Healthiest Ways to Cook Food. Image Source: Vegan Fusion Chef

Healthiest Ways to Cook Food

If preparing dinner means peeling back the top of a frozen prepackaged meal or opening a brand-new box of cereal, it’s time for a change. You don’t have to be an accomplished cook to create low-fat, healthful cuisine that tastes great. The main challenge to eating well while watching calories is to choose nutrient-dense food and avoid excess dietary fat without giving up the flavor.

There are plenty of ways to cook up juicy and flavorful food without adding tons of unnecessary extras. While most people know to ditch the fryer when cooking up healthy meals, many don’t think about how their cooking method affects the nutritional makeup of their entrée.

Healthy cooking doesn’t mean you have to become a gourmet chef or invest in expensive cookware. You can use basic cooking techniques to prepare food in healthy ways. This article is all about the healthiest ways to cook food to live a healthy lifestyle.

Choosing the right foods is one part of eating healthy –but how you prepare them also plays an important role. The healthiest ways to cook food described here best capture the flavor and retain the nutrients in foods without adding excessive amounts of fat or salt. You can prepare your dishes by these healthiest ways to cook food described below.

Steaming

Steaming. Image Source: Studio NewLife

Steaming. Image Source: Studio NewLife

Steaming is, simply, cooking food in an enclosed environment infused with steam. You can steam in a variety of ways: with a covered, perforated basket that rests above a pot of boiling water, with a parchment wrapper or foil, with Chinese bamboo steamers that stack on top of a wok, and even with convenient electric steamers.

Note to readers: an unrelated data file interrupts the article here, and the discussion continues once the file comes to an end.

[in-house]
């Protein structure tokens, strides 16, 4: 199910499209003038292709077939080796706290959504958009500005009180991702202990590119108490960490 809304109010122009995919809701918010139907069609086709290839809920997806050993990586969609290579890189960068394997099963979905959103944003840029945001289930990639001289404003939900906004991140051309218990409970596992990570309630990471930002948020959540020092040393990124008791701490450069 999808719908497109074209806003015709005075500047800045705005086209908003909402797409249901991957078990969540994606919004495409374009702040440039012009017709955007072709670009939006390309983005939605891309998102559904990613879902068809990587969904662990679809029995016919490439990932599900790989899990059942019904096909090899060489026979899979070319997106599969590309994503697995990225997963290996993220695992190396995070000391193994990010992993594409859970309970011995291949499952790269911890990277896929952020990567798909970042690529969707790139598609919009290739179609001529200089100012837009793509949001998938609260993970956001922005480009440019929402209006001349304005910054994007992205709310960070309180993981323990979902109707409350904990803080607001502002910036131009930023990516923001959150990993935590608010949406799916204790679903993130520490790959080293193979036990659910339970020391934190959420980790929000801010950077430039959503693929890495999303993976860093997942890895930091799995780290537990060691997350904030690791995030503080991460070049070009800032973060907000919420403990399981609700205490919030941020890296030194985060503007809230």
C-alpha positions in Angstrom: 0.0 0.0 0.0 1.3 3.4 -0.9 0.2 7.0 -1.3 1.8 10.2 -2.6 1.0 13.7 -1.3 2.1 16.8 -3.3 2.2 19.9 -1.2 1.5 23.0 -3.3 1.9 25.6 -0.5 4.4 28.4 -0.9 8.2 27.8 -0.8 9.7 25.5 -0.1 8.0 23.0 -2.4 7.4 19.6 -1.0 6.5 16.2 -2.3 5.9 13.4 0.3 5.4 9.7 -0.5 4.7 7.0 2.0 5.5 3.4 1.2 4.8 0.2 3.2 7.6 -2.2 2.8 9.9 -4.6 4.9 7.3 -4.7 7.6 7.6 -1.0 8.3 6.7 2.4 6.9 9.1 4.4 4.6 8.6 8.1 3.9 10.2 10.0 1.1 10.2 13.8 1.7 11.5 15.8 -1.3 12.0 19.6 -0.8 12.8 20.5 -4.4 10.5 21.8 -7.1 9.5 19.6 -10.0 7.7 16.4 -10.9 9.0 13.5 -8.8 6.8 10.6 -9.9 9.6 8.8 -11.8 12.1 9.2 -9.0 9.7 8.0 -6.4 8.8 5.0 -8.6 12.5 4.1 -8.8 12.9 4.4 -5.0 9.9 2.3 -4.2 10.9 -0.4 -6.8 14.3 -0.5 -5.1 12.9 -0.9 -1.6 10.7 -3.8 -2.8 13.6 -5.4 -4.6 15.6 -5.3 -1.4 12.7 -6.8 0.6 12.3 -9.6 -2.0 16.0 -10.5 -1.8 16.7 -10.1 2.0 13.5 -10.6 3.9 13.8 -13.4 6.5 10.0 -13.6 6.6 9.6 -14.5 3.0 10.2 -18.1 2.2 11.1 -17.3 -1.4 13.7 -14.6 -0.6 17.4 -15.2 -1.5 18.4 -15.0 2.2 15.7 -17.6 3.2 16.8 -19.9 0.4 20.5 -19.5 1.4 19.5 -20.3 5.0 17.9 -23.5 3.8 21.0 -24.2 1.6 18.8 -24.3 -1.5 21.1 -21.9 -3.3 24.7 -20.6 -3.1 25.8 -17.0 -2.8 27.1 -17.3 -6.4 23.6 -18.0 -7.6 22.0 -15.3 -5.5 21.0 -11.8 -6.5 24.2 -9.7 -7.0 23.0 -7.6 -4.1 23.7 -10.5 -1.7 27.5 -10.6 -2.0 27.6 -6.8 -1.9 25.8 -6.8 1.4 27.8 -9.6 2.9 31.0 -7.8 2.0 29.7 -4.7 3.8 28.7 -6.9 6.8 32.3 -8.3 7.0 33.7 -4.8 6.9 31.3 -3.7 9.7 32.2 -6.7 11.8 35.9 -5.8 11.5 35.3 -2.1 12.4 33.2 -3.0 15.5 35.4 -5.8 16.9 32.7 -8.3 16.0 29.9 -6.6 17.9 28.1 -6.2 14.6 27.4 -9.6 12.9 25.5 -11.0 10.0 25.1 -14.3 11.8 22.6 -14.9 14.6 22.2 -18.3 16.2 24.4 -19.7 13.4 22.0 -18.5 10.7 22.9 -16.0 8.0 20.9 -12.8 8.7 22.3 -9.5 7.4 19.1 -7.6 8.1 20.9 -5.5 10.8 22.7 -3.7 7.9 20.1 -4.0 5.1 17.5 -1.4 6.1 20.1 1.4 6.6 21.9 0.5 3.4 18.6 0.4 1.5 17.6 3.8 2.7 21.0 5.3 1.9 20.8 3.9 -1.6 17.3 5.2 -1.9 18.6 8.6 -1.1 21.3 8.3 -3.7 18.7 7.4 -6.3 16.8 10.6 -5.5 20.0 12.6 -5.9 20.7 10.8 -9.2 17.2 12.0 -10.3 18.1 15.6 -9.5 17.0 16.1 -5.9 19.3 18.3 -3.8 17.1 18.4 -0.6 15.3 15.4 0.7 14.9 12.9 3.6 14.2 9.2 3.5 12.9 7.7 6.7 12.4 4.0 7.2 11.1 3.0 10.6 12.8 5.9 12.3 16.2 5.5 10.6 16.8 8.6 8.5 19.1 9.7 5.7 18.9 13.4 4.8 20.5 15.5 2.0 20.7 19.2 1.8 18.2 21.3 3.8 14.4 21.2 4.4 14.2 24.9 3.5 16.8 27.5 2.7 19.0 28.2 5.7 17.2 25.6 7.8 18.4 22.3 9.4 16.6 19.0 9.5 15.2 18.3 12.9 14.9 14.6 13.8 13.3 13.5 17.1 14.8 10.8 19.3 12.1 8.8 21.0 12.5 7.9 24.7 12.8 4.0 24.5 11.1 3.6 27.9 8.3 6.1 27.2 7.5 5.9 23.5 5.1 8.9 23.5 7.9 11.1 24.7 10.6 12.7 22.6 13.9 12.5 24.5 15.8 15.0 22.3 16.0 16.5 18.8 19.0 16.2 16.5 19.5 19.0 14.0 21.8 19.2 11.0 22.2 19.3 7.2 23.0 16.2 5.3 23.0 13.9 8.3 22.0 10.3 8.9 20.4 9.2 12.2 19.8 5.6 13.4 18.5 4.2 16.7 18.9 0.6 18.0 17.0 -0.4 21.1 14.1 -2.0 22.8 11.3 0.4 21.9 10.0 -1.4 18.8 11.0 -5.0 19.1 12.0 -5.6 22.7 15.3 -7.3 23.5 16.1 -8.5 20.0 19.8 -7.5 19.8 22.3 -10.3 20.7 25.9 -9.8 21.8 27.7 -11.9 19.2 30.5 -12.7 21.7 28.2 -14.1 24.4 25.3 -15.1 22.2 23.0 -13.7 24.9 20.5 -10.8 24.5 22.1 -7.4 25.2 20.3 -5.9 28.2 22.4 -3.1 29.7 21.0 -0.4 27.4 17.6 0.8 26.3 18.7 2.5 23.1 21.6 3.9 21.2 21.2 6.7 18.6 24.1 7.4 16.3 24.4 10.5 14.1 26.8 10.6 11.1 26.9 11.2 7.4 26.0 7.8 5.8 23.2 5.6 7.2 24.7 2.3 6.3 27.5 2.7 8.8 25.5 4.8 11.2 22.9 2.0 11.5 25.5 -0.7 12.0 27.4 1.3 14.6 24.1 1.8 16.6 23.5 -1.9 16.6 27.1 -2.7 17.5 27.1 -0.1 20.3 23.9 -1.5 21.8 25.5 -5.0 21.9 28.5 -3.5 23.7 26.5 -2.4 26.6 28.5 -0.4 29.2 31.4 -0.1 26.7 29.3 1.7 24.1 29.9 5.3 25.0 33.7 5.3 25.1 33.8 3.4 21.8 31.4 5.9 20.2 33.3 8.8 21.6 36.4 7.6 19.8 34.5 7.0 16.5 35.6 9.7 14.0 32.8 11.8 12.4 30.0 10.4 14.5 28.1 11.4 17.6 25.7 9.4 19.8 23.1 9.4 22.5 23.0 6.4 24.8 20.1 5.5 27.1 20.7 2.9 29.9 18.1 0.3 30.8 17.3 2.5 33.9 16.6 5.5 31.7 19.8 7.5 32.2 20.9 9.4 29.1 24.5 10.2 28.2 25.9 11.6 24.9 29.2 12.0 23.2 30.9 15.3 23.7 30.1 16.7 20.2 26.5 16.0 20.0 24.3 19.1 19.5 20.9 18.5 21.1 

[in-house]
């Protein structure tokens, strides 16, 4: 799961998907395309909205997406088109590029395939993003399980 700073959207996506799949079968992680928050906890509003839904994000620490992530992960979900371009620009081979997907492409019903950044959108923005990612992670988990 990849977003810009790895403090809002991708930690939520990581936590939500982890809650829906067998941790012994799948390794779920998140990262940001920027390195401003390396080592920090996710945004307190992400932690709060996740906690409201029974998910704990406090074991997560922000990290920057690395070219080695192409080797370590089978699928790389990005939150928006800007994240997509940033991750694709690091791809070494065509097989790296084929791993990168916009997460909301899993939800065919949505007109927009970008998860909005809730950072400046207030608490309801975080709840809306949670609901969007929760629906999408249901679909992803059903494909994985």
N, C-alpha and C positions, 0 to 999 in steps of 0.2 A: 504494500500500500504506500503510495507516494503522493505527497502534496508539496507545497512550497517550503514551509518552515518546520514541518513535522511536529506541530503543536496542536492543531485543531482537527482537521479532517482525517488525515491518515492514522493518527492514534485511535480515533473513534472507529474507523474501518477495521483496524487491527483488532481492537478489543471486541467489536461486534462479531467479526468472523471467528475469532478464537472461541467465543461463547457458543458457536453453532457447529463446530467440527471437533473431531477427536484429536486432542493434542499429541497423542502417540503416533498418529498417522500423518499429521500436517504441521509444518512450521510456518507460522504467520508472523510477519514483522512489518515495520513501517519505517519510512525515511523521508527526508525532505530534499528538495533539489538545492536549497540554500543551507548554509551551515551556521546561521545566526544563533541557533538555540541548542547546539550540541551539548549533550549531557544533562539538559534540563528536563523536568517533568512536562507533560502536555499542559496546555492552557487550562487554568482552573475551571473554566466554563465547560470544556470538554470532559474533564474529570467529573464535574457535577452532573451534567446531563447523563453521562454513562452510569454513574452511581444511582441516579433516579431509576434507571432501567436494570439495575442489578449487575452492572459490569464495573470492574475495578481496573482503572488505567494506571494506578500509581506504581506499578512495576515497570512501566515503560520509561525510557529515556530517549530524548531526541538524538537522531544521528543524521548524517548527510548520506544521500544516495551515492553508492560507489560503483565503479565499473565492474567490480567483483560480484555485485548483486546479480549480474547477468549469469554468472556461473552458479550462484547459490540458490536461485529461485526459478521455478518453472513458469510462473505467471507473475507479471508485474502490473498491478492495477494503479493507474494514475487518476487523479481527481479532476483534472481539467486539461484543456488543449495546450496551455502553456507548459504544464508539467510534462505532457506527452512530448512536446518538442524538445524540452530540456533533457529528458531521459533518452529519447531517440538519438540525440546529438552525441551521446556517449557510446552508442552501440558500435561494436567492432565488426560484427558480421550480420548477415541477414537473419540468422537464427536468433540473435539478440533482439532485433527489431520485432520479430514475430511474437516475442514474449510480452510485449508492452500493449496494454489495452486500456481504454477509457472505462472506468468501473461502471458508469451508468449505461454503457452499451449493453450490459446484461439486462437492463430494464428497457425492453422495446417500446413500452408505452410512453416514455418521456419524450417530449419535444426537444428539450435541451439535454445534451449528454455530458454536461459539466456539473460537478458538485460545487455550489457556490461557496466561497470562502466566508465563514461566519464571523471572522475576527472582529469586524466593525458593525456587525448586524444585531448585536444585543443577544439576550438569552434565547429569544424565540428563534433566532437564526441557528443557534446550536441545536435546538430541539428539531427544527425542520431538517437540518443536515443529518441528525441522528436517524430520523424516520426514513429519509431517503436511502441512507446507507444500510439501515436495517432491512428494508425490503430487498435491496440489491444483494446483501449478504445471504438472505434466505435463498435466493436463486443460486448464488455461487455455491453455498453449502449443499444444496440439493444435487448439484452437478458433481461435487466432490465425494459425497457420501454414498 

Steaming cooks and seals in flavor, eliminating the need for added fats during preparation. It also preserves nutrients better than any other cooking method except for microwaving.

“Cooking anything from fresh veggies to fish fillets this way allows them to stew in their own juices and retain all their natural goodness. And no need for fat-laden additions to up the moisture. It’s always good to add a little seasoning first, whether that’s a sprinkle of salt or a squeeze of lemon juice,” says Alex Kigozi, a nutritionist with Go Green nutritional supplements.

Moist-heat cooking methods, such as boiling and steaming are the healthiest ways to cook food because they’re done at lower temperatures. And if you’re watching your weight, these styles are good for keeping calories down because they often don’t require oil or butter.

Broiling

Broiling. Image Source: allegro

Broiling. Image Source: allegro

Broiling entails cooking food under high, direct heat for a short period of time. Broiling is a great way to cook tender cuts of meat (remember to trim excess fat before cooking), but may not be ideal for cooking veggies, since they can dry out easily.

One of the simplest of all the cooking methods, broiling is a method to cook by exposing food to direct heat in an electric or gas stove, usually in the bottom drawer of the oven.

It renders the same results as grilling, but in grilling the heat comes from below, while in broiling it comes from above. Broiling and grilling expose food to direct heat. Both methods allow fat to drip away from the food.

Microwaving

Microwaving. Image Source: Berlingske Business

Microwaving. Image Source: Berlingske Business